both symbols will be exported to the DLL (LINK has similar behaviour too). This behaviour is different from dllwrap, which we shall talk of immediately.TestFunction = TestFunction@4
and dllwrap will transparently call gcc, ld, and dlltool to fulfil its task. If dllwrap is asked to produce an import librarydllwrap --def DEF_file -o DLL_file OBJ_files [--output-lib LIB_file]
dlltool works like LIB, and similarly it will ignore the part after the equal-sign in a DEF file, but it has its special features that somehow compensate for this shortcoming:-l --output-lib <outname> Generate an interface library. -D --dllname <name> Name of input dll to put into interface lib. -d --input-def <deffile> Name of .def file to be read in. -U --add-underscore Add underscores to symbols in interface library. -k --kill-at Kill @<n> from exported names.
The resulting DLL will have exported names like _MyFunction@8, as is shown in the `MSVC DLL (dllexport)' column above. To create symbols with no decoration, we must use a DEF file. The following is an automatic way to create a DEF file from the DLL if __declspec(dllexport) is used to indicate which functions to export:cl /LD OBJ_files
At this step, you may also want to generate a DEF file to make the DLL usable with MinGW source.link /out:DLL_file /dll OBJ_files pexports DLL_file | sed "s/^_\([[:alnum:]_]\+\)@[[:digit:]]\+/\1/" > DEF_file
Once you have the object files and the DEF file, creating the DLL and the import library can be done in one step:pexports DLL_file | sed "s/^_\([[:alnum:]_]\+\)\(@[[:digit:]]\+\)/\1\2/" > DEF_for_gcc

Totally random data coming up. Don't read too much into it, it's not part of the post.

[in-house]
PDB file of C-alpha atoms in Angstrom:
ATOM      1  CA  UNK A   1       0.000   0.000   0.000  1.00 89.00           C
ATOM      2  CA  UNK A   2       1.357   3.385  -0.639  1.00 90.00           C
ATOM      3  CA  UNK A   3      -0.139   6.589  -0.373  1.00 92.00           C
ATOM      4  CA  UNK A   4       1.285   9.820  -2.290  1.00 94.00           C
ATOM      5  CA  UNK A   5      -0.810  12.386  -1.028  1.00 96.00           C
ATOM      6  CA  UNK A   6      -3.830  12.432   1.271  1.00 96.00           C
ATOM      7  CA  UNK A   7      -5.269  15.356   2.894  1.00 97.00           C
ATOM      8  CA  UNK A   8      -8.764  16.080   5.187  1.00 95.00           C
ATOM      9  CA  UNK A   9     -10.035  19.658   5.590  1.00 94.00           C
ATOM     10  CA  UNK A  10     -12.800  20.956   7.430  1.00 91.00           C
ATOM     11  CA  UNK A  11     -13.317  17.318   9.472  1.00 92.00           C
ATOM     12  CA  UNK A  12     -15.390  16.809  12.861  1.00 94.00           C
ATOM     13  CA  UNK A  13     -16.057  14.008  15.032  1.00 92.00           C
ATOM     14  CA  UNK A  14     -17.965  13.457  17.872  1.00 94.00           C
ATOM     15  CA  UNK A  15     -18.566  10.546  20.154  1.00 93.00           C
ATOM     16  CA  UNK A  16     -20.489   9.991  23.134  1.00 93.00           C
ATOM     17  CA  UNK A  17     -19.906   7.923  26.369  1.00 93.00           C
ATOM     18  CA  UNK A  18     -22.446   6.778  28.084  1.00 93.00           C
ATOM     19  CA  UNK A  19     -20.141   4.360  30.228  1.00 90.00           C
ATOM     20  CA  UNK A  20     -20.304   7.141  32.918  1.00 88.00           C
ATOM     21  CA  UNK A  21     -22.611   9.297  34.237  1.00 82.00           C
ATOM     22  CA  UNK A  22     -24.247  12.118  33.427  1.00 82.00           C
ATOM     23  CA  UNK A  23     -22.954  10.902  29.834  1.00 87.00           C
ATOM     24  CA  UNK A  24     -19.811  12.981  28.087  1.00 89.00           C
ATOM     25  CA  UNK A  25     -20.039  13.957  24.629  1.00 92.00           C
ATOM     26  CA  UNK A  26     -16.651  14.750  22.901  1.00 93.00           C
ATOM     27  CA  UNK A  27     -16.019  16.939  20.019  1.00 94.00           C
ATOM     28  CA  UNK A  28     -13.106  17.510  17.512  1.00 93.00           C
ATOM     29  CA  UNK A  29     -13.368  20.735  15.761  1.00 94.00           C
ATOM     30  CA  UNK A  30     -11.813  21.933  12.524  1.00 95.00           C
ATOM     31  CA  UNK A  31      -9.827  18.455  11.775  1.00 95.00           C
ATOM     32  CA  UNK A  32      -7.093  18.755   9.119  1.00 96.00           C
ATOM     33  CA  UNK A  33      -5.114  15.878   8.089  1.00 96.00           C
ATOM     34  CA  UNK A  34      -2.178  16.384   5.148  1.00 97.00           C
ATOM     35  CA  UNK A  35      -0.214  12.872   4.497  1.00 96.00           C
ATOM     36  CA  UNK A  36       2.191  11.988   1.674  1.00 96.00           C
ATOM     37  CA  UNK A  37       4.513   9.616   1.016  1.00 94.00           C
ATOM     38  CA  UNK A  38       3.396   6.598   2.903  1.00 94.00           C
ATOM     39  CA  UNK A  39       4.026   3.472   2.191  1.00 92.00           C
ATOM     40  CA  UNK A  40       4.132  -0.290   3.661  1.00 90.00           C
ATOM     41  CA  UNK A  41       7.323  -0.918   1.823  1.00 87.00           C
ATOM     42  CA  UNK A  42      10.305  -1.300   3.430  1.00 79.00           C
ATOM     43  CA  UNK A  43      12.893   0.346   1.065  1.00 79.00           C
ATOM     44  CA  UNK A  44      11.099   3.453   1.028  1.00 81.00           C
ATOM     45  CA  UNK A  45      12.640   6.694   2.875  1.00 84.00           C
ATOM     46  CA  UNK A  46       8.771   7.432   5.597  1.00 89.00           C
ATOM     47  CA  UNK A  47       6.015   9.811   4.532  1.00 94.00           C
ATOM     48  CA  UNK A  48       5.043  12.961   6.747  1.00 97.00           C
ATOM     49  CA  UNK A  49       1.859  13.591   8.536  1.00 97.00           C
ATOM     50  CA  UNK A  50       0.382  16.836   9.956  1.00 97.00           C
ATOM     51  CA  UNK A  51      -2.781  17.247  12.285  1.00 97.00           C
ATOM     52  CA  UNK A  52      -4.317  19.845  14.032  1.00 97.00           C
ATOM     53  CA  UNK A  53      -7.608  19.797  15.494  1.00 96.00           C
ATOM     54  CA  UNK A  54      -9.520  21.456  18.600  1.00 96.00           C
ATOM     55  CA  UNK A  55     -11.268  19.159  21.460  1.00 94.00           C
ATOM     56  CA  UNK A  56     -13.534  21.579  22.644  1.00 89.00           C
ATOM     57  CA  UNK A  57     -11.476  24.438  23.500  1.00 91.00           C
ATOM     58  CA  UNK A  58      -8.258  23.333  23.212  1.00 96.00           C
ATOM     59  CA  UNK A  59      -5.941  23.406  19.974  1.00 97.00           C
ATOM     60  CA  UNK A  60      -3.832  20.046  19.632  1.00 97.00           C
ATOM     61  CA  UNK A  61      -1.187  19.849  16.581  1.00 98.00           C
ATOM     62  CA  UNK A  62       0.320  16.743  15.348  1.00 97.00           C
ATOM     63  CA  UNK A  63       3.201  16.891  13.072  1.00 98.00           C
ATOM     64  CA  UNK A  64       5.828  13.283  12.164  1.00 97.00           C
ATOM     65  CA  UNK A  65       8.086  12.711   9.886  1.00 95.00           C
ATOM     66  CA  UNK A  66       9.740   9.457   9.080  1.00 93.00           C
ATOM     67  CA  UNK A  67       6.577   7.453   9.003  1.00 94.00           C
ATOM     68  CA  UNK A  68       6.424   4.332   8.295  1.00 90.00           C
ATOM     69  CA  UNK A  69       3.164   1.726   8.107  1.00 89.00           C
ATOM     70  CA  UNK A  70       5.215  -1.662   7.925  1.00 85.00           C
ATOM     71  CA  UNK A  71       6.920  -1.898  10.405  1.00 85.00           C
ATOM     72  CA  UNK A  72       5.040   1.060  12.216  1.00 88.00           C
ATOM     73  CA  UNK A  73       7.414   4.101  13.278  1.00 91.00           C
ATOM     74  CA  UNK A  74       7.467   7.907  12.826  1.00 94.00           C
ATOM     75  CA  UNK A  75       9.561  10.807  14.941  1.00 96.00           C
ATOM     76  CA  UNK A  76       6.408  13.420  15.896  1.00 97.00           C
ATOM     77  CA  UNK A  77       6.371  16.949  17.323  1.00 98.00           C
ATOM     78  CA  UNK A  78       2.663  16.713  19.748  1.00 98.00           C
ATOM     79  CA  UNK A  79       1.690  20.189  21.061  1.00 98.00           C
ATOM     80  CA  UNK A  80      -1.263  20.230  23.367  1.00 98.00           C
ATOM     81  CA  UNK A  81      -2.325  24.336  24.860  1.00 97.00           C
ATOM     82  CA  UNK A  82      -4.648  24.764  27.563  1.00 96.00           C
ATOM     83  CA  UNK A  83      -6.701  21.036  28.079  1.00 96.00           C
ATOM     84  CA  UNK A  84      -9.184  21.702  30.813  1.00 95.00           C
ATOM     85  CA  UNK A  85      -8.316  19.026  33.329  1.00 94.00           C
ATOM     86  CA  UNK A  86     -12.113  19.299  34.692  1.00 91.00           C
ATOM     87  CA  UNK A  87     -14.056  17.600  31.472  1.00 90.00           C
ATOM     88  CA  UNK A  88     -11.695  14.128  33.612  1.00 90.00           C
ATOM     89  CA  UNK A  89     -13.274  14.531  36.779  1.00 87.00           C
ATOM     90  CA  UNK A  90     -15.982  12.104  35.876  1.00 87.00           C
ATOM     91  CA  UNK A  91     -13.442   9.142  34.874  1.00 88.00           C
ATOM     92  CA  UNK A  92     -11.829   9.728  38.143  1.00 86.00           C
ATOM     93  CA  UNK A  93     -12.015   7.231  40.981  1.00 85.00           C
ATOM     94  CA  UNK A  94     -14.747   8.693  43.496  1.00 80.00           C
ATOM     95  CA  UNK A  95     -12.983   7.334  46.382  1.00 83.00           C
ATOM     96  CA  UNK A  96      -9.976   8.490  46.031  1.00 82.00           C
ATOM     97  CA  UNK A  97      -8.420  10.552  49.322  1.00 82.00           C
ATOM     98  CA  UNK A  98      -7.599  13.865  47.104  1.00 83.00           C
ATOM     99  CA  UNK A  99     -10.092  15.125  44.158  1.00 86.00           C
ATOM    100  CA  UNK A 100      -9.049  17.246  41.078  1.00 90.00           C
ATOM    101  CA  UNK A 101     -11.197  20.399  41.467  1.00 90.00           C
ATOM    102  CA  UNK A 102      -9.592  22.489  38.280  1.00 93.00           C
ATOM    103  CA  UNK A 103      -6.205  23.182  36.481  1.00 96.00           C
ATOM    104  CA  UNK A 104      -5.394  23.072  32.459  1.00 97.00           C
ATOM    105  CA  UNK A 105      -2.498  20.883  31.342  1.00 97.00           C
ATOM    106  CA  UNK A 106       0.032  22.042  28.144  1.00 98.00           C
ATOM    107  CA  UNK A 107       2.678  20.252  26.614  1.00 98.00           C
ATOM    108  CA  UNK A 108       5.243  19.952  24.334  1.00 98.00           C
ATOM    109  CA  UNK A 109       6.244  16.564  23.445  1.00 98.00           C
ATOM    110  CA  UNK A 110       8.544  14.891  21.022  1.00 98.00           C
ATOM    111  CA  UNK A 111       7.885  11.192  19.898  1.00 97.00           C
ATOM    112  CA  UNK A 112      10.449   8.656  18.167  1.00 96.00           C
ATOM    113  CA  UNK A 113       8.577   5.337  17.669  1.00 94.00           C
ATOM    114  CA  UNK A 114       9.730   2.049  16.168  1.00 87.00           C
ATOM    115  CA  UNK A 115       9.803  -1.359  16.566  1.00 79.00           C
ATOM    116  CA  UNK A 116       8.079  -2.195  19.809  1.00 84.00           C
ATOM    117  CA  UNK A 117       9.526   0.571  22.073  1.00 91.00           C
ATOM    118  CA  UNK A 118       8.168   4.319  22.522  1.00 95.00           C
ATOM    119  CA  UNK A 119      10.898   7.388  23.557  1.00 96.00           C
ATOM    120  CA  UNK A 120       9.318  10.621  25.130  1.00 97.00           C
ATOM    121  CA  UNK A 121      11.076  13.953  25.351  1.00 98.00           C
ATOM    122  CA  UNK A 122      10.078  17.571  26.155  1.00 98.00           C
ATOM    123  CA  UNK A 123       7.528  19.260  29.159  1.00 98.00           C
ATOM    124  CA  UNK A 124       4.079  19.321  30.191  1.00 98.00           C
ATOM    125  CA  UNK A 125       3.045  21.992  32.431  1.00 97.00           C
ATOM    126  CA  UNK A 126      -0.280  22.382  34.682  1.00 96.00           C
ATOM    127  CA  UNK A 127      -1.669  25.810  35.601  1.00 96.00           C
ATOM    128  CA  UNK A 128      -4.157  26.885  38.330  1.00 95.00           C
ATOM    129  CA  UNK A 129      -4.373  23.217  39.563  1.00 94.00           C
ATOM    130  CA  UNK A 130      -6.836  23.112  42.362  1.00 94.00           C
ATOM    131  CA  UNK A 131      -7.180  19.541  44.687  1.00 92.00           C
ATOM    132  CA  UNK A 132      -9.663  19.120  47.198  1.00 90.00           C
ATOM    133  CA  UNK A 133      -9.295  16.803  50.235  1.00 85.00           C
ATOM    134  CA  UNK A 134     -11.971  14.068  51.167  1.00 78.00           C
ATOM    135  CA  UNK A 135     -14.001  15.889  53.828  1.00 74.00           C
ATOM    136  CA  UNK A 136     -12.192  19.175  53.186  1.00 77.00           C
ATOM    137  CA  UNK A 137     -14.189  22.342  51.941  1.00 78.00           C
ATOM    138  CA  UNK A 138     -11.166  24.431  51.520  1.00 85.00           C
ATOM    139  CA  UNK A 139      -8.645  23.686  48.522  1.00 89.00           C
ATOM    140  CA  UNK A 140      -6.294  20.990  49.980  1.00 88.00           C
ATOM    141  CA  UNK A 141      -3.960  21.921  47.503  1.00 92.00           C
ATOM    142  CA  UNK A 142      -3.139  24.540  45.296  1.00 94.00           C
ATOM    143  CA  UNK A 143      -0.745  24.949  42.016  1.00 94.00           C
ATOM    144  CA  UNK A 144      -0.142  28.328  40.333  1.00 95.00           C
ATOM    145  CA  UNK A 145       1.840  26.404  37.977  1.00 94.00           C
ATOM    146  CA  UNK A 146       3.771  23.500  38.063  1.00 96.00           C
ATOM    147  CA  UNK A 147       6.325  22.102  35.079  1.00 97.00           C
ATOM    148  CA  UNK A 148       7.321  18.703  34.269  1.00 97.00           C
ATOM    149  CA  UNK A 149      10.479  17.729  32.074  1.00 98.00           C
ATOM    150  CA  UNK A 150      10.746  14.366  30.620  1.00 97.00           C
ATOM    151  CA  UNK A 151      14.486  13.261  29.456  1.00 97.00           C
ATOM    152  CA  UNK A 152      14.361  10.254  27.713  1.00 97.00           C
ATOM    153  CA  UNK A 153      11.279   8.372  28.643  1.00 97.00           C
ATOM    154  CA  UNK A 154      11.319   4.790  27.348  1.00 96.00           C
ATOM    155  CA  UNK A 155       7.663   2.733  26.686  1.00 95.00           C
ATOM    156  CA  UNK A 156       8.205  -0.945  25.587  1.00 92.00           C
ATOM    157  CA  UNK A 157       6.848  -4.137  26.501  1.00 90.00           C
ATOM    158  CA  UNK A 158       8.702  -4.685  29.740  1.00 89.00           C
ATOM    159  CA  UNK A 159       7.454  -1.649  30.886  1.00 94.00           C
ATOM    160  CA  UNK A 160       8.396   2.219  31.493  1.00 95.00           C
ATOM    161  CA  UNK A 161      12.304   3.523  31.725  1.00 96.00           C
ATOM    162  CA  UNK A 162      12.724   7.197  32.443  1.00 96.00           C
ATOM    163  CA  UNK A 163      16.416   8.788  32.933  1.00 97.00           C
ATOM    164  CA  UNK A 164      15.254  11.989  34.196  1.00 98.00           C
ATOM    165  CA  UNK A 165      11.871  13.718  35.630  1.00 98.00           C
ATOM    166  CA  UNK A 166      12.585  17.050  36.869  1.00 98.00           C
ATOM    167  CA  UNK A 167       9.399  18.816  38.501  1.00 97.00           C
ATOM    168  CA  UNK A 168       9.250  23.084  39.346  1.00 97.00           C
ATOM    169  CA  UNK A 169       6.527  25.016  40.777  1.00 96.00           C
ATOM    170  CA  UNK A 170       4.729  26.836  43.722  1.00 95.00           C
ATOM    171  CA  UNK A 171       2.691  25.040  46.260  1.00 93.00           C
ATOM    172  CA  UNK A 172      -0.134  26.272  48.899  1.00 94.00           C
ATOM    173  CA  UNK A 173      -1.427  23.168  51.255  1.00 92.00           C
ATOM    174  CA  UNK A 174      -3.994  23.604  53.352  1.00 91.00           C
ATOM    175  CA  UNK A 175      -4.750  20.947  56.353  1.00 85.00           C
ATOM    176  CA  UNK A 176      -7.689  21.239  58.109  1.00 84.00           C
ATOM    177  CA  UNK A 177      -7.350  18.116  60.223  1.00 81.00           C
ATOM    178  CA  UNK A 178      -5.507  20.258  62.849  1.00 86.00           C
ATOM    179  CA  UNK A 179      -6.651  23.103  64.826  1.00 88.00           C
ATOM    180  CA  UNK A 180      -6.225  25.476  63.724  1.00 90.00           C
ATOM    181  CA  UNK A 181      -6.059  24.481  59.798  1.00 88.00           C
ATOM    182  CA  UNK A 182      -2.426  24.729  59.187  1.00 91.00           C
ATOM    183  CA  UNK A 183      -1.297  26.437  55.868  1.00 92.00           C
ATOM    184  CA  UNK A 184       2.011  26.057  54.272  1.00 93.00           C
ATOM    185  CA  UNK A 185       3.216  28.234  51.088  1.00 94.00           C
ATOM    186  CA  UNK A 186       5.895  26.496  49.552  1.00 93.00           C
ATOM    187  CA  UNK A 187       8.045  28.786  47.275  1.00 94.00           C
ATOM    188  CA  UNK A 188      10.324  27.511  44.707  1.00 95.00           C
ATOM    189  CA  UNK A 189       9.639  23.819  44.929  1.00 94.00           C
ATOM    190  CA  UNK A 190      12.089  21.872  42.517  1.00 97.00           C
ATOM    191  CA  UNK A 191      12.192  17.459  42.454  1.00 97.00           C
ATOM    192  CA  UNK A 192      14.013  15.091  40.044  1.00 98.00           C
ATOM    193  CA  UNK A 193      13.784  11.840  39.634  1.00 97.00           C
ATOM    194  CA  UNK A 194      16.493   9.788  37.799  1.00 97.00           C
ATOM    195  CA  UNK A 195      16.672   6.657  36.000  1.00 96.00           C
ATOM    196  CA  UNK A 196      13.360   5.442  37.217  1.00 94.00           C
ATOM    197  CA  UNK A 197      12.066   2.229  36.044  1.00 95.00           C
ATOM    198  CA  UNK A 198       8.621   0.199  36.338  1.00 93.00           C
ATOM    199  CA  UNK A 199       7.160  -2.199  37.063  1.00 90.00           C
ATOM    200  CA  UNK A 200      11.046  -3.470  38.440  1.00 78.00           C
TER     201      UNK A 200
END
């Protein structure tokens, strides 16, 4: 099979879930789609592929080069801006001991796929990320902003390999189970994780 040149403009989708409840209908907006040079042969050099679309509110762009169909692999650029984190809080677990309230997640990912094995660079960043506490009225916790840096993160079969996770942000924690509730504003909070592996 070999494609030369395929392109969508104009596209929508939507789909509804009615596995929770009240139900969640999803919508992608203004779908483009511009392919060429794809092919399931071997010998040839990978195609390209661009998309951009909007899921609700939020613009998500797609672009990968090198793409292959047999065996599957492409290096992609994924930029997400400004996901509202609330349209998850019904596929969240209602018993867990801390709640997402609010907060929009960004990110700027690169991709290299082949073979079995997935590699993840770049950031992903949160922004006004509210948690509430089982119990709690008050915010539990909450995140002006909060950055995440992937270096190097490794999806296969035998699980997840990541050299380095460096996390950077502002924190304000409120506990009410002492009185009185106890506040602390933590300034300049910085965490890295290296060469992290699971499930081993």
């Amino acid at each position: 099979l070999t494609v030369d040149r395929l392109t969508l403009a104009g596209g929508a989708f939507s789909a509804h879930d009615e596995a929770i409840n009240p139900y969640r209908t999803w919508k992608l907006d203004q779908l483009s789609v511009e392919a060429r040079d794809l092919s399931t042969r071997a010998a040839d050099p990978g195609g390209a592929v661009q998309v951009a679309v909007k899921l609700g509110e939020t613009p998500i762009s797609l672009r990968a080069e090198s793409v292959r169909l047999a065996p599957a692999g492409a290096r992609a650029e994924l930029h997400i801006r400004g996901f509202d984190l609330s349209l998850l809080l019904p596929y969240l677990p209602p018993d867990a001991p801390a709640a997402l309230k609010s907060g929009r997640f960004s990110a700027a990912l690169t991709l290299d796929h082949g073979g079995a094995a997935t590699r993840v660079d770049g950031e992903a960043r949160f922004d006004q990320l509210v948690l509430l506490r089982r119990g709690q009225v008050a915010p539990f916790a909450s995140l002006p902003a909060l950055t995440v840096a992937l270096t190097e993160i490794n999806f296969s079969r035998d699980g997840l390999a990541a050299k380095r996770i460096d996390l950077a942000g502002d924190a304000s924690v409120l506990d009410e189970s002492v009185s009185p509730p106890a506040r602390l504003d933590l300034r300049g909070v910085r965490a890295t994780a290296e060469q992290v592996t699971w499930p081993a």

And you are free to use the DLL and the import library now as you wish.link /out:DLL_file /dll /def:DEF_file /implib:LIB_file OBJ_files
If we want to use a DEF file to control which functions to export, we can start by (assuming __declspec(dllexport) is used to indicate which functions to export)gcc -shared -o DLL_file OBJ_files -Wl,--output-def,DEF_file gcc -shared -o DLL_file OBJ_files -Wl,--kill-at dlltool -d DEF_file --dllname DLL_file --output-lib LIB_file --kill-at
to produce a DEF file with exports like "Function = Function@n @Ordinal". After editing it to our will, the following commands will finish the job:gcc -shared -o DLL_file OBJ_files -Wl,--kill-at,--output-def,DEF_file
And the import library is now at your hand to use.dllwrap --def DEF_file -o DLL_file OBJ_files sed "s/[[:alnum:]_]\+ *= *//" DEF_file > New_DEF_file dlltool -d New_DEF_file --dllname DLL_file --output-lib LIB_file --kill-at
I am not sure whether I have stated clearly, but I have listed all my findings when I struggled to find out how to use the DLL tools properly and how to deal with __stdcall functions in DLLs. Hope you find it useful.
ACKNOWLEDGEMENT: The MinGW mailing list provided much useful information; Luke Dunstan provided important suggestions and corrections.
2002-8-20, written by Wu Yongwei
2004-9-9, last updated by Wu Yongwei
This work is licensed under a Creative Commons Attribution-Share Alike 2.5 Licence.